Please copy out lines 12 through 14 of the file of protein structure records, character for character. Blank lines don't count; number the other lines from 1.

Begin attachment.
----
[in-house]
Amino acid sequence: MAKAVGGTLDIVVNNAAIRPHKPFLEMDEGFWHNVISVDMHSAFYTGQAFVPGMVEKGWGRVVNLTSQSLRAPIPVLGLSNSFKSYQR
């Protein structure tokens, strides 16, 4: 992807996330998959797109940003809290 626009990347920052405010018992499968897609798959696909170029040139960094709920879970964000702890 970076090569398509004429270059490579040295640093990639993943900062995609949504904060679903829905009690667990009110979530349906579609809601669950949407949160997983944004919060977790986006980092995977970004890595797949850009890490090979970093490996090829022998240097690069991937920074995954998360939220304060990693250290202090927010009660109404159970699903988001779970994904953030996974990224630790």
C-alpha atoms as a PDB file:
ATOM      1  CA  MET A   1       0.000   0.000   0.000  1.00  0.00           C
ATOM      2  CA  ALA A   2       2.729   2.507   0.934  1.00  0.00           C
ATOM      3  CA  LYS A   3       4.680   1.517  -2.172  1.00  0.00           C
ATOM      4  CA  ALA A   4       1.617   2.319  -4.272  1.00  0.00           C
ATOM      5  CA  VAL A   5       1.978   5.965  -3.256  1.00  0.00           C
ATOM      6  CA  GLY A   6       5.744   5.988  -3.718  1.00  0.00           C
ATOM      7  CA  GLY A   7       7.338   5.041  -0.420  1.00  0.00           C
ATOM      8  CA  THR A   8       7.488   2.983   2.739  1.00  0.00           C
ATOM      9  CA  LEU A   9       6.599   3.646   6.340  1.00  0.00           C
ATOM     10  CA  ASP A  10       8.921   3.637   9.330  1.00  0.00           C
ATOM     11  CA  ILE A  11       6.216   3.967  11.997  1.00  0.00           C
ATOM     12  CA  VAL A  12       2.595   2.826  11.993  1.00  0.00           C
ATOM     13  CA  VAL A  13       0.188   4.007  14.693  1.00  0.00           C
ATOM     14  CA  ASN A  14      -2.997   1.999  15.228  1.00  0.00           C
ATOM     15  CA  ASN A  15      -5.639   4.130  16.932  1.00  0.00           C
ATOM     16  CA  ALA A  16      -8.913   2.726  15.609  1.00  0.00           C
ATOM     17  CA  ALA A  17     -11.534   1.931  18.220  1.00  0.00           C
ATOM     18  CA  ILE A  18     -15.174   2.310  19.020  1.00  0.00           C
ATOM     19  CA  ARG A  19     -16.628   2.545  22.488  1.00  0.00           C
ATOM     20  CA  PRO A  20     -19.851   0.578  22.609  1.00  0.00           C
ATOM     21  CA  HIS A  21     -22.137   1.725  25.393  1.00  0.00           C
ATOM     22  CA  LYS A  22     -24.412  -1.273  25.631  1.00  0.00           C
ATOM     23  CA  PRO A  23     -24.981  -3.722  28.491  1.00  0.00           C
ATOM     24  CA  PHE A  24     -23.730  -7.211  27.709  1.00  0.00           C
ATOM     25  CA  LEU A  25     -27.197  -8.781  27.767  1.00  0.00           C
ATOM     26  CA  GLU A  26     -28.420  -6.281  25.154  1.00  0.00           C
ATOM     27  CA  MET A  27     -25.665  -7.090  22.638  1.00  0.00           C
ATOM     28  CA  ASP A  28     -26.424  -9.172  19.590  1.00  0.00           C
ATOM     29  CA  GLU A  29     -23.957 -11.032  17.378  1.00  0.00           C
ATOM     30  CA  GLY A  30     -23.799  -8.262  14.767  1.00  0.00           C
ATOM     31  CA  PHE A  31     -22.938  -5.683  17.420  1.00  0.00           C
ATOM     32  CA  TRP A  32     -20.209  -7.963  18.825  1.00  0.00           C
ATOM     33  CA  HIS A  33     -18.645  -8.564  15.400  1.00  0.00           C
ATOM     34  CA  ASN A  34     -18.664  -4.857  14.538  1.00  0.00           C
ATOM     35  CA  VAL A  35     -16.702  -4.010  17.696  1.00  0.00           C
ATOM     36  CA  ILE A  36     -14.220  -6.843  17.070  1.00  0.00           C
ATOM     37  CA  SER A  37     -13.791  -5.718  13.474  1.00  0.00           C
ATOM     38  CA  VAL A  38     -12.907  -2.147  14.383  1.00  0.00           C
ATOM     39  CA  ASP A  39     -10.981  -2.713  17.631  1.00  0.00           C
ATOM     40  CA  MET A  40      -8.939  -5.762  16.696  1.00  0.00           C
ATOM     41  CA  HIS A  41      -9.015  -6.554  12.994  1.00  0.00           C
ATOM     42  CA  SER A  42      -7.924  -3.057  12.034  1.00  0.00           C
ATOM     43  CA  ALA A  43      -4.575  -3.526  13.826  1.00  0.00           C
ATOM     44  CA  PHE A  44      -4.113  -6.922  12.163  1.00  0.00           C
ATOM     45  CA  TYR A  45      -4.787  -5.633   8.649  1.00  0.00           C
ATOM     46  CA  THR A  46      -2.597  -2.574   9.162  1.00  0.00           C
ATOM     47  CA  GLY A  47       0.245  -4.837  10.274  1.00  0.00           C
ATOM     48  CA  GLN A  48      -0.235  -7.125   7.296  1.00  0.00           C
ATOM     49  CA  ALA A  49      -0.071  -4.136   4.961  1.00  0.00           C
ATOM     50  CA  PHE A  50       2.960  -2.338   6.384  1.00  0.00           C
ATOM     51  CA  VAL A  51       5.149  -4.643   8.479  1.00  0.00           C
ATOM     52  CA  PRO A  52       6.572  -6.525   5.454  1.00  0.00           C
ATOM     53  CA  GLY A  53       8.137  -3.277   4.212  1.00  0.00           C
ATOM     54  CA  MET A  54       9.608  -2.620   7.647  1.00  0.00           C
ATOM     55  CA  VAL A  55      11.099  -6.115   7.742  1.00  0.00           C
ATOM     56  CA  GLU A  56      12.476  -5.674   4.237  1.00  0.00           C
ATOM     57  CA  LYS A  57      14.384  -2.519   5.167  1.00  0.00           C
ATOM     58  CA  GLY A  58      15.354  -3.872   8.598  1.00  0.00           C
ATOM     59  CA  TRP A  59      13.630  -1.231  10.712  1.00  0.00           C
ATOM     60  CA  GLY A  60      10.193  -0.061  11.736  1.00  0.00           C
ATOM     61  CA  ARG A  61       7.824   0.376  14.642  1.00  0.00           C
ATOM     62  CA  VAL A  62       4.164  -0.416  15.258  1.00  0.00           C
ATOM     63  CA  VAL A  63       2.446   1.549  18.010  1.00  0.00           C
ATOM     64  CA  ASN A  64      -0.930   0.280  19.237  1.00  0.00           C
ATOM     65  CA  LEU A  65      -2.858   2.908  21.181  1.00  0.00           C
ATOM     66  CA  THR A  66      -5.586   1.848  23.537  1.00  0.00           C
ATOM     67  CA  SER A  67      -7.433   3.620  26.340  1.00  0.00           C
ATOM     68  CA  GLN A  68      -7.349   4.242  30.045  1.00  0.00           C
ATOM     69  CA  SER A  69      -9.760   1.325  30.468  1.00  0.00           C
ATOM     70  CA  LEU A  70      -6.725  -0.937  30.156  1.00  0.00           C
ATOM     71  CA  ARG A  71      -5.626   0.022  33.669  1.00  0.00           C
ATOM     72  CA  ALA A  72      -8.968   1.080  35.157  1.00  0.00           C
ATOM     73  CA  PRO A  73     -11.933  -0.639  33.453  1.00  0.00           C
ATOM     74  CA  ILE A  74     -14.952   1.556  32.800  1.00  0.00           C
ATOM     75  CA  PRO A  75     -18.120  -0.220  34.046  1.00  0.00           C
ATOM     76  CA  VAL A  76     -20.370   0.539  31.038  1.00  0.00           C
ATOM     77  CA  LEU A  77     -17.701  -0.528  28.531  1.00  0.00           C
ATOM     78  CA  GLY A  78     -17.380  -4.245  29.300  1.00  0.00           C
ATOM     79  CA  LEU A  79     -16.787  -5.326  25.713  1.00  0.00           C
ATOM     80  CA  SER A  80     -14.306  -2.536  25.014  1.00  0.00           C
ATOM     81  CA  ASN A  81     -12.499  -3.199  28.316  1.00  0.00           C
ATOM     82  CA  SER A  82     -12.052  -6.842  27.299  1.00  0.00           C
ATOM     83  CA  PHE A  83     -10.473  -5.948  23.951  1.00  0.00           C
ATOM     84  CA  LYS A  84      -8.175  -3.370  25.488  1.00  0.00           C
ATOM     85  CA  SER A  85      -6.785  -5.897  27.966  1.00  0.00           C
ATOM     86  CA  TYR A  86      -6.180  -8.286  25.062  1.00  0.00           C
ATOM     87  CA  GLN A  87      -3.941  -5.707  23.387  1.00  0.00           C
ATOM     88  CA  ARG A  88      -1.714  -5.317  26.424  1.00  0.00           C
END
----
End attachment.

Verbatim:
ATOM      8  CA  THR A   8       7.488   2.983   2.739  1.00  0.00           C
ATOM      9  CA  LEU A   9       6.599   3.646   6.340  1.00  0.00           C
ATOM     10  CA  ASP A  10       8.921   3.637   9.330  1.00  0.00           C